“Awake, sleeper,
And arise from the dead,
And Christ will shine on you.”

Therefore be careful how you walk, not as unwise men but as wise, making the most of your time, because the days are evil.

So says Paul in Ephesians. Around the same time he wrote to the Colossians:

See to it that no one takes you captive through philosophy and empty deception, according to the tradition of men, according to the elementary principles of the world, rather than according to Christ. For in Him all the fullness of Deity dwells in bodily form, and in Him you have been made complete, and He is the head over all rule and authority…

Well, I suppose in those days philosophy was empty and merely human. But now we have Marxist philosophy, the true doctrine, as Solzhenitsyn used to say ironically. Nowadays, we don’t get deceived – except by faulty apostolic doctrine. Convinced?  It seems many of our churches are – or maybe they just don’t enough to judge wisely. As for me and my house, we will serve the Lord.

Meanwhile, back at the Isle of Wight Festival

Avatar photo

About Jon Garvey

Training in medicine (which was my career), social psychology and theology. Interests in most things, but especially the science-faith interface. The rest of my time, though, is spent writing, playing and recording music.
This entry was posted in History, Politics and sociology, Theology. Bookmark the permalink.

1 Response to Still on politics (and the Church)

  1. Avatar photo Jon Garvey says:

    Just to keep the light shining in the darkness, I guess that in recent discussions on paedophilia, in which I cited the widespread liberal support for Britain’s Paedophile Information Exchange in the 70s, I should have checked out the role of Foucault, as the fount of all things foul.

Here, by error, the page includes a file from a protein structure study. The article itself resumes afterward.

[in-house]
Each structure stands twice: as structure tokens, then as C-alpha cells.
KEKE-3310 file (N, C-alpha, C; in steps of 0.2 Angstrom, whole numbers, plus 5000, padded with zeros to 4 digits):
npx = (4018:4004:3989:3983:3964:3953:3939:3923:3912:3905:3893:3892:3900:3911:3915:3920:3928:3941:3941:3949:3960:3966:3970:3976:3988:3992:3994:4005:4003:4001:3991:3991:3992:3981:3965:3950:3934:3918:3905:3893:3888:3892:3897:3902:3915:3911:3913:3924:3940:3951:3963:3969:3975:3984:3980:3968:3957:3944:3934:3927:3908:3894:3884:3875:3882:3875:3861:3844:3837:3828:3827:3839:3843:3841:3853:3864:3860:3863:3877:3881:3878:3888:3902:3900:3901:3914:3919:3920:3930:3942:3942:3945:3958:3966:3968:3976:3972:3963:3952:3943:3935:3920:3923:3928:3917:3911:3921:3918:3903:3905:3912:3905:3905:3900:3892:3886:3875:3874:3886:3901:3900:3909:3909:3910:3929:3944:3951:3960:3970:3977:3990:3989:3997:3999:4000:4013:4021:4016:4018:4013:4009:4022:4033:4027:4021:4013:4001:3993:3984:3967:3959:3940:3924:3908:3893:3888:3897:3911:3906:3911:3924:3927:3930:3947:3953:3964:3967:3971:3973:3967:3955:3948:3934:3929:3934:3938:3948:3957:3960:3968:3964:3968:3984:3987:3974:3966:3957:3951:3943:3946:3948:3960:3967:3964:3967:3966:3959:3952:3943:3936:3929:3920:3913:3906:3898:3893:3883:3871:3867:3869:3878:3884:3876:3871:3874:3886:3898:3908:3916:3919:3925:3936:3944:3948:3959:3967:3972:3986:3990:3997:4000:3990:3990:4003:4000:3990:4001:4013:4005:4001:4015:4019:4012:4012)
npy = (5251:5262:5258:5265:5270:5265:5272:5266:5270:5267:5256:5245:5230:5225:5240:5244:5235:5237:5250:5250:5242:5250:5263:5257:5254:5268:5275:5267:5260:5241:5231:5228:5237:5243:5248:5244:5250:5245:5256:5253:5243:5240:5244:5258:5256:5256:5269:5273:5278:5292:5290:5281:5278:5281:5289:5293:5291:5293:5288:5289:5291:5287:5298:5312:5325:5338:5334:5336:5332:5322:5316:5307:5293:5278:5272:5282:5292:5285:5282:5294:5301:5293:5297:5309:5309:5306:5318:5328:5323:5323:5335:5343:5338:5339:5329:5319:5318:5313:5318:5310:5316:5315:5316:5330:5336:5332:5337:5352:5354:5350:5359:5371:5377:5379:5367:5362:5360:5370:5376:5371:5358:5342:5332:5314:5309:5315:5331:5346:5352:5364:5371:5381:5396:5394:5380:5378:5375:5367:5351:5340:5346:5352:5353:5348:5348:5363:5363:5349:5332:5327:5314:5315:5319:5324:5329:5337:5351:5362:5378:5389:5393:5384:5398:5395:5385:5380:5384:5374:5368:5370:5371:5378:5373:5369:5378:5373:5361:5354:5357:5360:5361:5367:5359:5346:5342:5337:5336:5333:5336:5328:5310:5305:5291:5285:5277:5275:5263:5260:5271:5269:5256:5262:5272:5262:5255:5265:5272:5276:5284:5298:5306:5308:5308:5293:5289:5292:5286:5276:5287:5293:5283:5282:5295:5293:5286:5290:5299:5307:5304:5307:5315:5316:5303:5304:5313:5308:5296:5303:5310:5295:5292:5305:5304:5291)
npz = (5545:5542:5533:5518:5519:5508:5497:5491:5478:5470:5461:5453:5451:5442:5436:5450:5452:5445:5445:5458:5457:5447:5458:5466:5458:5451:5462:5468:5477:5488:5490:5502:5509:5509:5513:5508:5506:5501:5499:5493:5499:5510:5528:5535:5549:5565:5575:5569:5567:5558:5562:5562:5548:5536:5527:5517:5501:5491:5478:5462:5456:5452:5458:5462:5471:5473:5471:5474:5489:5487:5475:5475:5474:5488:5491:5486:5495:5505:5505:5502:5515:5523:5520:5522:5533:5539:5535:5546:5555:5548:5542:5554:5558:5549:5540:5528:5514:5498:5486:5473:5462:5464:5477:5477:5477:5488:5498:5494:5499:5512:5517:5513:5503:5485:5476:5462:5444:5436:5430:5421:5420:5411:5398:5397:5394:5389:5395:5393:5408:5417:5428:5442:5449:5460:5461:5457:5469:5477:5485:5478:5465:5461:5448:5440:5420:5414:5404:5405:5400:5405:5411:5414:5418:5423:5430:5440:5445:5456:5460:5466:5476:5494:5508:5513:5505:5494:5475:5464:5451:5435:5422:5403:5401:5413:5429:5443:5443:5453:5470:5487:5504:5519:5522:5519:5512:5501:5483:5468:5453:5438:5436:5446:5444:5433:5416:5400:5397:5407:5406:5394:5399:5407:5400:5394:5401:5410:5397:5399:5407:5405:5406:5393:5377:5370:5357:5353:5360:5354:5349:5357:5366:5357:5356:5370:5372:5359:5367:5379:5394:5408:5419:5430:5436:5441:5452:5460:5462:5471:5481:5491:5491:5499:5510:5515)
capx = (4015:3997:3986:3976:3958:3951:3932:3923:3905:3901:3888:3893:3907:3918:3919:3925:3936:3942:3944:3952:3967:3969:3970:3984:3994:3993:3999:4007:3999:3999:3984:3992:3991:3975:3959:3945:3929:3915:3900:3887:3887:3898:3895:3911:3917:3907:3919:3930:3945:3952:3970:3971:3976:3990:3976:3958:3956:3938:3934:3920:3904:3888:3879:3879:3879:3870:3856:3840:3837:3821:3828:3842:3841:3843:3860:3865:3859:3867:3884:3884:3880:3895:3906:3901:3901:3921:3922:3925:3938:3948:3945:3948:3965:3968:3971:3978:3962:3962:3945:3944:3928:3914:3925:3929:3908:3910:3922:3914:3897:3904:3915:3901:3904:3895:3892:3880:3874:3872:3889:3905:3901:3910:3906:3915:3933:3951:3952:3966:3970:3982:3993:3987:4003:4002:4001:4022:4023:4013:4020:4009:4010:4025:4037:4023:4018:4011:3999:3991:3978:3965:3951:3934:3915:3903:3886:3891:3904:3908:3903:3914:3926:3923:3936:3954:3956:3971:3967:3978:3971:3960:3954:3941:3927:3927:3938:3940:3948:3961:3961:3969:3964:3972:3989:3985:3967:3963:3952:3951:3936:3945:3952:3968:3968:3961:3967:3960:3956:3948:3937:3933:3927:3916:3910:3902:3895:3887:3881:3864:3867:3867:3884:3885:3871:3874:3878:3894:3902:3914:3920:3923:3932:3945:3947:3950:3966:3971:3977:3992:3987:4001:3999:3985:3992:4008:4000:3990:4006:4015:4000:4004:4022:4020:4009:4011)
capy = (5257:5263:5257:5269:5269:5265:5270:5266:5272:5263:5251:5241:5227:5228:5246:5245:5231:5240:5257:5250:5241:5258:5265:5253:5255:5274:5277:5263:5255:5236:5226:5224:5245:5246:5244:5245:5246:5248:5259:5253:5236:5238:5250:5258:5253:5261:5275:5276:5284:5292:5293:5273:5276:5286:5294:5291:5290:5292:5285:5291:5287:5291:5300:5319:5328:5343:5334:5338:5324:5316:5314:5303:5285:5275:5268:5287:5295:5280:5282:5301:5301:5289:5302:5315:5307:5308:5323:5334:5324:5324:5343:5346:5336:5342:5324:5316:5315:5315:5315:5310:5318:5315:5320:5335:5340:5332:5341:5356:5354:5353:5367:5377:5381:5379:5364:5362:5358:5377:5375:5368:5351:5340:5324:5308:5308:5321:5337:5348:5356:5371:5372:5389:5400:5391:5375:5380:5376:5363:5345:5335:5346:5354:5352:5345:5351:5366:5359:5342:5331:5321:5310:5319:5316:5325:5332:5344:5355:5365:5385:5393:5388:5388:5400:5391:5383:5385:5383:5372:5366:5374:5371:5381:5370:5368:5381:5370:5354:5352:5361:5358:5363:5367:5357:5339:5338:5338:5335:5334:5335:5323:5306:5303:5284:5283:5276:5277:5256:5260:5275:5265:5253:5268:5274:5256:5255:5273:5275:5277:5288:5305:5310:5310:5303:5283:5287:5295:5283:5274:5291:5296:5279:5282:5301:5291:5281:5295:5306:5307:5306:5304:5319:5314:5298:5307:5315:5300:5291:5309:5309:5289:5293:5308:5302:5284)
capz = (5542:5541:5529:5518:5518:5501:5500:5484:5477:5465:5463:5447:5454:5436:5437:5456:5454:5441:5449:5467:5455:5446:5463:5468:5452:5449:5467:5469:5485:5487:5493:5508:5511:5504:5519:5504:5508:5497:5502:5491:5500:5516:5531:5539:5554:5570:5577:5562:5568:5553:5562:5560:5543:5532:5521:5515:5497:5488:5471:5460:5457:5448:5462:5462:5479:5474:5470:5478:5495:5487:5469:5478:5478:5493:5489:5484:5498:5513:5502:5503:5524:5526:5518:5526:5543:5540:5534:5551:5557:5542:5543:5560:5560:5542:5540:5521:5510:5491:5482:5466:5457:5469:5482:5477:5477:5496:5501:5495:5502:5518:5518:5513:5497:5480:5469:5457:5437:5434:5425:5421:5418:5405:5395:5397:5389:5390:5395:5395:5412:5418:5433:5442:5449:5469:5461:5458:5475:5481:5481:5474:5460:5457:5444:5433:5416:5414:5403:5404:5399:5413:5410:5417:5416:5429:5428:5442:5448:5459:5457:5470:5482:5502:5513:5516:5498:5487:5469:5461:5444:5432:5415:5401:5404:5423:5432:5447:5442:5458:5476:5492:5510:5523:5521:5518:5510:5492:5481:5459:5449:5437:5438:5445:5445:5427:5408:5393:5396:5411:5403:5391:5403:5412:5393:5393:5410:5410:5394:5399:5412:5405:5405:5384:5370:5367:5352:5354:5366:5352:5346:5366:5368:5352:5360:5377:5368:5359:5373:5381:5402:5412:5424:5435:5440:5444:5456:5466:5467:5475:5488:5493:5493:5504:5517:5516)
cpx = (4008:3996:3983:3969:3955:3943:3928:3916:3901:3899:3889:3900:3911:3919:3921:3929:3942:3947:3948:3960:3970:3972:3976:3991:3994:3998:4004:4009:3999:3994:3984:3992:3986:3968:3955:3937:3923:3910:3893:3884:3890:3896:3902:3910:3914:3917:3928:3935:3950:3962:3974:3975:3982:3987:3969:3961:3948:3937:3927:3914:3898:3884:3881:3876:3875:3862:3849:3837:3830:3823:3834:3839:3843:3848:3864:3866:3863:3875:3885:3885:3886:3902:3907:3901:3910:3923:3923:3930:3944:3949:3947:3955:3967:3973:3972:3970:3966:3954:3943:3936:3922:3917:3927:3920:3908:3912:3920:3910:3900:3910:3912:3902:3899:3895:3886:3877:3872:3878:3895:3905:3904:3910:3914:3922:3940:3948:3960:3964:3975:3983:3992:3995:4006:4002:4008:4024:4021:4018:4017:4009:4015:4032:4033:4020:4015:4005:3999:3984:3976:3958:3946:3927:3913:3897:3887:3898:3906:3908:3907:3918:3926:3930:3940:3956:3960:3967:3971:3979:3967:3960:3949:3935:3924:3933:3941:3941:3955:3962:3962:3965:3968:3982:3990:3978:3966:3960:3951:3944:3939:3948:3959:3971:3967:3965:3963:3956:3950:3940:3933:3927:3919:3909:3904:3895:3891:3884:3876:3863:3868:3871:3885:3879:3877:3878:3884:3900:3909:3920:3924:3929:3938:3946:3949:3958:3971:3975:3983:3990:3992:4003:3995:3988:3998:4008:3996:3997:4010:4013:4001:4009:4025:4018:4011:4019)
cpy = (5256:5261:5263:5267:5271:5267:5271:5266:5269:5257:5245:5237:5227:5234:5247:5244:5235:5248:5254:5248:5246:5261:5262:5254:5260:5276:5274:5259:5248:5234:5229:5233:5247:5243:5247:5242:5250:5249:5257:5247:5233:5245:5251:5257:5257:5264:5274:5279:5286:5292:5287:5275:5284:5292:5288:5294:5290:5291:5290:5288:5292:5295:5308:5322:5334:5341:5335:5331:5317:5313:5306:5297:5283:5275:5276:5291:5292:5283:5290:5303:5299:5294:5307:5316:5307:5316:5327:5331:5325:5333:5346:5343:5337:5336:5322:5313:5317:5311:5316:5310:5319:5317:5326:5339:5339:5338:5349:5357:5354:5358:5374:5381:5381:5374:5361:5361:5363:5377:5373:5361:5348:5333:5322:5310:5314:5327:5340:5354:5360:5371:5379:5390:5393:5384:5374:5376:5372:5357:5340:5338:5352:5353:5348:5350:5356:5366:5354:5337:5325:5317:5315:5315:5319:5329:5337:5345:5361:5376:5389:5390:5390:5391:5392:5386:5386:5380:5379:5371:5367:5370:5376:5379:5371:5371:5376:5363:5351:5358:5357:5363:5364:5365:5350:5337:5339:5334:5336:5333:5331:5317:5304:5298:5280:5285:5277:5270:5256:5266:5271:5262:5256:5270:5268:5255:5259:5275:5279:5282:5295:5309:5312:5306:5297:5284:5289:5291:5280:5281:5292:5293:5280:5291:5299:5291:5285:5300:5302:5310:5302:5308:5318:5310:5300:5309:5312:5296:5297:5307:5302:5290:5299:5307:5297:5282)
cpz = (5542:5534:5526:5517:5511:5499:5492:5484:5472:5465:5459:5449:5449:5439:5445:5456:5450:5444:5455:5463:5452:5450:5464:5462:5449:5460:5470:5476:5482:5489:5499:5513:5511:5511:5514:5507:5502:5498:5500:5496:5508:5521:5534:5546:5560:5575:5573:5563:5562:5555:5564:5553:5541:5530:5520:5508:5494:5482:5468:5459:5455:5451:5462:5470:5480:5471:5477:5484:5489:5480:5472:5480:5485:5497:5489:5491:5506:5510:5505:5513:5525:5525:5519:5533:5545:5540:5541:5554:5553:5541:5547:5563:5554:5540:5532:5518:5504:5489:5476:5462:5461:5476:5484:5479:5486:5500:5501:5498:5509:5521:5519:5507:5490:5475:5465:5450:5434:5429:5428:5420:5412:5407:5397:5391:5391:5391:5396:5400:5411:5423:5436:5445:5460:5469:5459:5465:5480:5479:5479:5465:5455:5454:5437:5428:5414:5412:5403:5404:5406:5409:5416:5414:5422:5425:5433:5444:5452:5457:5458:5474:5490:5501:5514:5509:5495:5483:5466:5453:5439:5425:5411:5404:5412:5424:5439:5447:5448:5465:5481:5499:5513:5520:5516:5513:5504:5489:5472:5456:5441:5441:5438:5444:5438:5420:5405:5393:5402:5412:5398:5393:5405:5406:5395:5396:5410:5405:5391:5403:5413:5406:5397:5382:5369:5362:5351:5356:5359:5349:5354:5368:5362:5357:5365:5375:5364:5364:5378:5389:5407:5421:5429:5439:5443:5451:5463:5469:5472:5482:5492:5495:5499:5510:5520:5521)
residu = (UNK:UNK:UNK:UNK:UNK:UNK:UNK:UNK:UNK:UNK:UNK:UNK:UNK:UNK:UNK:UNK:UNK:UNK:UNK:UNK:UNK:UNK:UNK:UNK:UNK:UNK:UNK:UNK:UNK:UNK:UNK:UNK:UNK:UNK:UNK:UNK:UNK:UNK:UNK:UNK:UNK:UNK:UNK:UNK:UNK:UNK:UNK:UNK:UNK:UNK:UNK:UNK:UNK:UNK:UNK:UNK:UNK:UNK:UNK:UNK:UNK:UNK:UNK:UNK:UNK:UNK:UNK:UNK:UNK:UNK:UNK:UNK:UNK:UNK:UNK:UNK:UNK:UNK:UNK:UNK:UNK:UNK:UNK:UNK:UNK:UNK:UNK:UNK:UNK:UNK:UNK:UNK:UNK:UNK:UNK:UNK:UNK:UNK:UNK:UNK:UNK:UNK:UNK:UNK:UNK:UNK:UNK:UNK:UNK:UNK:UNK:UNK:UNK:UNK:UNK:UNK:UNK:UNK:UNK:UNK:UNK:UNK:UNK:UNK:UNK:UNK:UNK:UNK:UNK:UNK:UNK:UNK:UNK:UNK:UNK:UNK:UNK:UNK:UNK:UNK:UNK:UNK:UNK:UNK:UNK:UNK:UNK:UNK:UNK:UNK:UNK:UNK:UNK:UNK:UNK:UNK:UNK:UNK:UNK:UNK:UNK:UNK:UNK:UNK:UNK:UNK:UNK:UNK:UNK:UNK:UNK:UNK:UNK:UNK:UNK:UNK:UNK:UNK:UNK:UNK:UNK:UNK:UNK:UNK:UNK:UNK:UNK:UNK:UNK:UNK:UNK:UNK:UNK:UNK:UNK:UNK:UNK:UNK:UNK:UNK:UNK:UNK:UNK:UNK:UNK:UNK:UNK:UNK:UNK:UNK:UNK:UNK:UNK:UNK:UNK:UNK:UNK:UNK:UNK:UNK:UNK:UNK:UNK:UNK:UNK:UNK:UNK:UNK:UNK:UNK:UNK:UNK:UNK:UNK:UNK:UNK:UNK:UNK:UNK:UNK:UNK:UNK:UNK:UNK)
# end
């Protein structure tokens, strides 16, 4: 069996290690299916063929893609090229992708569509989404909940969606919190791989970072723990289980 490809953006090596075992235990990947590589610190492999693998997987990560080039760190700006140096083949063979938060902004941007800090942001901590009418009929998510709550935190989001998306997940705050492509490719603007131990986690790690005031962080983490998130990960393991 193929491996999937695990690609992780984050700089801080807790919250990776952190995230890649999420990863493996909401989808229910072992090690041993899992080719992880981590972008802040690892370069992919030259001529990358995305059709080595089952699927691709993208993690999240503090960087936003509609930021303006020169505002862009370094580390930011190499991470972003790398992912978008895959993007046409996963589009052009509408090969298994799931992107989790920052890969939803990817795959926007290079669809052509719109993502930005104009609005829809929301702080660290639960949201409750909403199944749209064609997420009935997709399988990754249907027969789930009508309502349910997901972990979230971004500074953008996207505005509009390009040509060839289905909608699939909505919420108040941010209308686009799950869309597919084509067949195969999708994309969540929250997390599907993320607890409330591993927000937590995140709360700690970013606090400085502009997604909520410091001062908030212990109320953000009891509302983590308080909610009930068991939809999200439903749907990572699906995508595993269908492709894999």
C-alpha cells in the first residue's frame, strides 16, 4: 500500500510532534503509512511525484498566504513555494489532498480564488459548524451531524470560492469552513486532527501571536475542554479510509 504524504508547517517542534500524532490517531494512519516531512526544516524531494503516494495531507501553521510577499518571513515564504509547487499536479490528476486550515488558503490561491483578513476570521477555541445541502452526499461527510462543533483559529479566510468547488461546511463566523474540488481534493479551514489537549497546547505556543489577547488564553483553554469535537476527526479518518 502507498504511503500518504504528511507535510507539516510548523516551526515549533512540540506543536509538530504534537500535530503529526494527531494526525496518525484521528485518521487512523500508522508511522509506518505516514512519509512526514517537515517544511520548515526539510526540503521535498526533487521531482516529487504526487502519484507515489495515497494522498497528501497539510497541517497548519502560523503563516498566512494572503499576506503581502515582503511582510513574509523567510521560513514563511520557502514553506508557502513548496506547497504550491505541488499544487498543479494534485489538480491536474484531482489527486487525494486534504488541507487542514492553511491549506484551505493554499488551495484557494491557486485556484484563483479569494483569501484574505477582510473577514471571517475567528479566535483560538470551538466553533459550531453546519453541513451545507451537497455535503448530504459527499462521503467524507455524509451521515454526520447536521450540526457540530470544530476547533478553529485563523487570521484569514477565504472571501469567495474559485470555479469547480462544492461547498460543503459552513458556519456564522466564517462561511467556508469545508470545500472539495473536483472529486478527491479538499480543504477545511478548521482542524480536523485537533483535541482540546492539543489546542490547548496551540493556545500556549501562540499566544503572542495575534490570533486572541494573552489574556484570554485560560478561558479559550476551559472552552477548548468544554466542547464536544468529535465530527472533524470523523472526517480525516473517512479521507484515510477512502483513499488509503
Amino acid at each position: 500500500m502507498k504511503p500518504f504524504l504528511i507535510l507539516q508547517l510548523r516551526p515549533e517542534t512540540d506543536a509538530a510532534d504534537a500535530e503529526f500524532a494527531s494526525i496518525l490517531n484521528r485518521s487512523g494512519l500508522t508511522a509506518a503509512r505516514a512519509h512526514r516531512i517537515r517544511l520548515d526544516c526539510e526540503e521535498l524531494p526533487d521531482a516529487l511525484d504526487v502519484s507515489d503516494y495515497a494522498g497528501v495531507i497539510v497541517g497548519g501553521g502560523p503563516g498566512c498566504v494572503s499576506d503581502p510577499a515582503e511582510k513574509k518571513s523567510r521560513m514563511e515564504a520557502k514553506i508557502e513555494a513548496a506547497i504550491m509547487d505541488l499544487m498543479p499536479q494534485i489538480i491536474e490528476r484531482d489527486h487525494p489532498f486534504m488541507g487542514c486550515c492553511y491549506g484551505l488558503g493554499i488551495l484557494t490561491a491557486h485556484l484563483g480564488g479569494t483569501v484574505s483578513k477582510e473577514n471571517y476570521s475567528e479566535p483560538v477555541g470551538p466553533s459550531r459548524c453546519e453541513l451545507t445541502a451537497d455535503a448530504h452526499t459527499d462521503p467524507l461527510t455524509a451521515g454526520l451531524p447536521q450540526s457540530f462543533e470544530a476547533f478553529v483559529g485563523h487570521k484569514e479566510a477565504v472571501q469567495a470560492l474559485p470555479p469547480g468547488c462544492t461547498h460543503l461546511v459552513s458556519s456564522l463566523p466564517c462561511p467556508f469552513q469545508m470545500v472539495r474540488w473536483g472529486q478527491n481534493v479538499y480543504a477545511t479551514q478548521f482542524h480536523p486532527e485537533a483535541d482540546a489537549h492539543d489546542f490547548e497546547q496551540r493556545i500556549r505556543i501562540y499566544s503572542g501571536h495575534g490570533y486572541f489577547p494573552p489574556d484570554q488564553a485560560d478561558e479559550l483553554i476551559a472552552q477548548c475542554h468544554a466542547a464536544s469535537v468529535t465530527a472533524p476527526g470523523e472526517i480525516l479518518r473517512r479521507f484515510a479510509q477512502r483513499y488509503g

My bad. It was Foucault, who organised a petition to the French Government in 1977 to abolish altogether the age of sexual consent. From Wikipedia:

    In 1977, a petition was addressed to the French parliament calling for the abrogation of several articles of the age of consent law and the decriminalization of all consensual relations between adults and minors below the age of fifteen (the age of consent in France). A number of French intellectuals – including such prominent names as Aragon, Foucault, Sartre, Derrida, Althusser, Barthes, Klossowski, Beauvoir, Deleuze, Guattari, Leiris, Robbe-Grillet, Sollers, Rancière, Lyotard, Ponge, and various prominent doctors and psychologists – signed the petition.

    Just look at the luminaries on that list – so many are required reading in universities today. Quite what the links were with PIE I’m not sure – probably it was just a shared intellectual culture. But PIE began in 1974 – the intellectual vogue for the abuse of children under the banner of “protecting healthy sexuality” may have begun with Kinsey, but peaked in the seventies before the backlash (and the amnesia) began.

Leave a Reply